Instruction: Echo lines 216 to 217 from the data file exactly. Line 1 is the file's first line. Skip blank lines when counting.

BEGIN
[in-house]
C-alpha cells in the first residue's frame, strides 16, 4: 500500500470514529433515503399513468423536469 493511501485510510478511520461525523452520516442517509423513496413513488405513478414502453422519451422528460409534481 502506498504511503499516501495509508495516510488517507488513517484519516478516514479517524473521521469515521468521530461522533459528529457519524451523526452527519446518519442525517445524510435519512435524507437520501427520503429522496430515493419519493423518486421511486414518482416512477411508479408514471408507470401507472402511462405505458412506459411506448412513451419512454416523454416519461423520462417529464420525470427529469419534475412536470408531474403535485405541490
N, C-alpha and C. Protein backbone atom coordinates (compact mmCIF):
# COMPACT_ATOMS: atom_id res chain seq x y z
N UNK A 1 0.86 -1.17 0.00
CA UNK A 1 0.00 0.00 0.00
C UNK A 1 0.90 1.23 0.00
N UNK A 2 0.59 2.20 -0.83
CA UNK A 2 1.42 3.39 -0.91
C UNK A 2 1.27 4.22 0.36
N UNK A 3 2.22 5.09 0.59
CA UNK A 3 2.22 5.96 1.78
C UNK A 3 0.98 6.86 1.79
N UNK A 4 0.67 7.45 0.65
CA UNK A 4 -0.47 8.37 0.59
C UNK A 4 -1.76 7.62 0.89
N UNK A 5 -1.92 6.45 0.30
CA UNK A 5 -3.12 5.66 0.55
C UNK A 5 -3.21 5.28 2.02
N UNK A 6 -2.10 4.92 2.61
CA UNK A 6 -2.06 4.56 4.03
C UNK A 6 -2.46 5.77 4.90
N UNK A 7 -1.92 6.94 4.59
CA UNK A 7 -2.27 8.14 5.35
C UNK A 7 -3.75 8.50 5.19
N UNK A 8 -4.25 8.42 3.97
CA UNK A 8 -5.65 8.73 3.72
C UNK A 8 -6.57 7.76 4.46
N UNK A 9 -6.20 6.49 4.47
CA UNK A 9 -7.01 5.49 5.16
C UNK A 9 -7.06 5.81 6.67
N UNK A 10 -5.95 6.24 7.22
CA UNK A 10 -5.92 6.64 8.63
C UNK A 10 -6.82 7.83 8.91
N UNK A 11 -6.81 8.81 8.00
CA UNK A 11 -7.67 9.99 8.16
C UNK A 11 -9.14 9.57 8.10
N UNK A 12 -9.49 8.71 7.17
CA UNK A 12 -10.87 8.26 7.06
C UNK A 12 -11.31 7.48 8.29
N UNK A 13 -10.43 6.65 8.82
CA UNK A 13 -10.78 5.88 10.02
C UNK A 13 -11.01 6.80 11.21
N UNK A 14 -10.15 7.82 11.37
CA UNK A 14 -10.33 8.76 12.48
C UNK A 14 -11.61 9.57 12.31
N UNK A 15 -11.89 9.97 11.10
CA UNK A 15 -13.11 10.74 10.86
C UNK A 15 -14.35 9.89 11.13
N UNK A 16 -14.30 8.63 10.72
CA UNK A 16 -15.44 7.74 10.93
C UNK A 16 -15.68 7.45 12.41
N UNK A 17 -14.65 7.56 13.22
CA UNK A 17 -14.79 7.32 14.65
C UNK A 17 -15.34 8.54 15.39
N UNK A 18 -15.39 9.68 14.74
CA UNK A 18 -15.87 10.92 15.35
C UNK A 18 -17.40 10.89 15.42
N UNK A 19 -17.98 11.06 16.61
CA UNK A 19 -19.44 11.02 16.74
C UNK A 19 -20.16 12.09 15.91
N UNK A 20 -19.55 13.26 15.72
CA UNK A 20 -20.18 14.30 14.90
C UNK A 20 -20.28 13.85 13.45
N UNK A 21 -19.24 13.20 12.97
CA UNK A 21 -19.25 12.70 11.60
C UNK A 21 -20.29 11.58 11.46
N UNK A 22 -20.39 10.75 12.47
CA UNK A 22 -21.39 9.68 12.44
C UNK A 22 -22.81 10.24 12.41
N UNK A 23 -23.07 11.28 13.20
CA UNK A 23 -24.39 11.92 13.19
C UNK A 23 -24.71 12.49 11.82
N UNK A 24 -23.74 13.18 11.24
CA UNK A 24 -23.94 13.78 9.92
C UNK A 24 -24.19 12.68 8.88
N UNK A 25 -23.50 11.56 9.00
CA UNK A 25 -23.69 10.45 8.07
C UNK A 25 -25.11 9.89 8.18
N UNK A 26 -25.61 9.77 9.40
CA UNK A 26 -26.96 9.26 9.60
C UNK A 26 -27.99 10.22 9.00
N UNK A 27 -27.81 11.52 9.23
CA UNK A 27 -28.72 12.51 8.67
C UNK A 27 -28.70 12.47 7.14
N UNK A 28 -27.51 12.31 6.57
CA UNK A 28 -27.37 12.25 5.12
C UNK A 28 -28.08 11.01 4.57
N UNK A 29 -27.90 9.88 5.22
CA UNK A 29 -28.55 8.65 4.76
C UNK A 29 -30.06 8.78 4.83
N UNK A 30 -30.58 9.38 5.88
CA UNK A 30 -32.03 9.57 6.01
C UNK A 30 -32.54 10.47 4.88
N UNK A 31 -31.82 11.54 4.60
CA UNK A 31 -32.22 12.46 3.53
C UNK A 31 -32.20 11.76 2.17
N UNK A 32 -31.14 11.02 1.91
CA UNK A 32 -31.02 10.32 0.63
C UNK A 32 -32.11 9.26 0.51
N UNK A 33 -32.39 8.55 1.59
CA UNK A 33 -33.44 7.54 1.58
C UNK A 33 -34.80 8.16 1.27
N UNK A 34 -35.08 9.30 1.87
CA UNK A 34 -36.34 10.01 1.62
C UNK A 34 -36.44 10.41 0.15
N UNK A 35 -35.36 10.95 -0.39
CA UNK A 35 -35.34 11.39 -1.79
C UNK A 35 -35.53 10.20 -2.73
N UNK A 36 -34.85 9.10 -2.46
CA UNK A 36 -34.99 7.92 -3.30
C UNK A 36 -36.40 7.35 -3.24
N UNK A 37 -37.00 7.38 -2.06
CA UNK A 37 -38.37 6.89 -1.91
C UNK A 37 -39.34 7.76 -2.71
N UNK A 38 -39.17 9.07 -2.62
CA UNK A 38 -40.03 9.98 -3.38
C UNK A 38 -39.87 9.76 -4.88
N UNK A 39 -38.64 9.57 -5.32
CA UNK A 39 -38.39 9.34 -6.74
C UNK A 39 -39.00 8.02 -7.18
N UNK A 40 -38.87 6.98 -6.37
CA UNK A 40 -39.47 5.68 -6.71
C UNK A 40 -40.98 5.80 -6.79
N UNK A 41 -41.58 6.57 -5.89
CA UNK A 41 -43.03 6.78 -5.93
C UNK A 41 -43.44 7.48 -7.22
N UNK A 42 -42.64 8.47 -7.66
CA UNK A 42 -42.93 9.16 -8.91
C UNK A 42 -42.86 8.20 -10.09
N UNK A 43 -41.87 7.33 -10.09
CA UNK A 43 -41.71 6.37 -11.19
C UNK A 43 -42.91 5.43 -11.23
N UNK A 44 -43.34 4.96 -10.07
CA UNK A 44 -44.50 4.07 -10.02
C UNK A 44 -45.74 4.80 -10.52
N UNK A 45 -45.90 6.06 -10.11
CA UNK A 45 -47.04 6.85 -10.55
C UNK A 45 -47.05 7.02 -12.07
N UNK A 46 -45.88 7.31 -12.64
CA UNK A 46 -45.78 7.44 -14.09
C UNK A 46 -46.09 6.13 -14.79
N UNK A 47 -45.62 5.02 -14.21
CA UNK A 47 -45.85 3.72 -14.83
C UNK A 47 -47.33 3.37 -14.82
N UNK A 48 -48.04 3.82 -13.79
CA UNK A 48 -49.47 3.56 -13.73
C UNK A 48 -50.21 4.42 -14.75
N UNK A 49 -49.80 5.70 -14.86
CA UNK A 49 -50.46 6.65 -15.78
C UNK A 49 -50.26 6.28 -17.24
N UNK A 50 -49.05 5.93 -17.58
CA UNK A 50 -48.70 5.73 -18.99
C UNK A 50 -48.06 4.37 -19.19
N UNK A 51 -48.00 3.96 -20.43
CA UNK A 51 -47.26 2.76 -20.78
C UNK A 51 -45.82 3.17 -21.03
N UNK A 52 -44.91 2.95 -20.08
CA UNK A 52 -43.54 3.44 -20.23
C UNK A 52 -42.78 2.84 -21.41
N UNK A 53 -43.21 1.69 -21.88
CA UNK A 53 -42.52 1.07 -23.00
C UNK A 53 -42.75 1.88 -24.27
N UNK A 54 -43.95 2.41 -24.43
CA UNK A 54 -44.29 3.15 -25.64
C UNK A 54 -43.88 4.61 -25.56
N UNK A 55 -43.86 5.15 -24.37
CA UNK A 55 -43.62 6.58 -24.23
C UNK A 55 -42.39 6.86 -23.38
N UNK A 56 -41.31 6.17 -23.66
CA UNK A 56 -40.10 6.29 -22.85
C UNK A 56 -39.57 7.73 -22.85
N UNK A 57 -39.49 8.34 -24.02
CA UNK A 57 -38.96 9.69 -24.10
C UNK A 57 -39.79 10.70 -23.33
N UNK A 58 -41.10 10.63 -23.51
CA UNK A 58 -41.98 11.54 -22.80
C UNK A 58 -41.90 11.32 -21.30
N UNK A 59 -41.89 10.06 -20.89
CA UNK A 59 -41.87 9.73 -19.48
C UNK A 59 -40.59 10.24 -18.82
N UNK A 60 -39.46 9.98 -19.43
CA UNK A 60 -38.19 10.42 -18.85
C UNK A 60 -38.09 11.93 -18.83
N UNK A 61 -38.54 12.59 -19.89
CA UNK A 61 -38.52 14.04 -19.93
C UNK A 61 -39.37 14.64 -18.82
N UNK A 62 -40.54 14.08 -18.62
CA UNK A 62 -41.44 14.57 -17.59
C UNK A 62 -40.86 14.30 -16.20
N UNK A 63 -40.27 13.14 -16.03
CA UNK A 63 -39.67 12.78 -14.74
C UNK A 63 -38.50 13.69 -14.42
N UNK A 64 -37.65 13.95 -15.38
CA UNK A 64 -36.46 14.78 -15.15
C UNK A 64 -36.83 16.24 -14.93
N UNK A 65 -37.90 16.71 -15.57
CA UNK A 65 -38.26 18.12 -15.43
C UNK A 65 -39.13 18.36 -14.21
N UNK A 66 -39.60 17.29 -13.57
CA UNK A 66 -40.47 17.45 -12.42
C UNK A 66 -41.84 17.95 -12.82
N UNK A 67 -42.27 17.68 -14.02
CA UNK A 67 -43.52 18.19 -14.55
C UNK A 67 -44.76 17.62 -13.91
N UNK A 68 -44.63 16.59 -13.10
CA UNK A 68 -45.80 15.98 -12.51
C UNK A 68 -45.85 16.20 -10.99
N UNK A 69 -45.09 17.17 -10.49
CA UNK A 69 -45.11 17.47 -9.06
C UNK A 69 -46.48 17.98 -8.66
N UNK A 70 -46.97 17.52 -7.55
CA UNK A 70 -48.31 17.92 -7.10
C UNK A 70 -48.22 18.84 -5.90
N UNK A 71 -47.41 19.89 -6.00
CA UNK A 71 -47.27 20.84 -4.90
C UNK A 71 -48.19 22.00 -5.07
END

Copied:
CA UNK A 71 -47.27 20.84 -4.90
C UNK A 71 -48.19 22.00 -5.07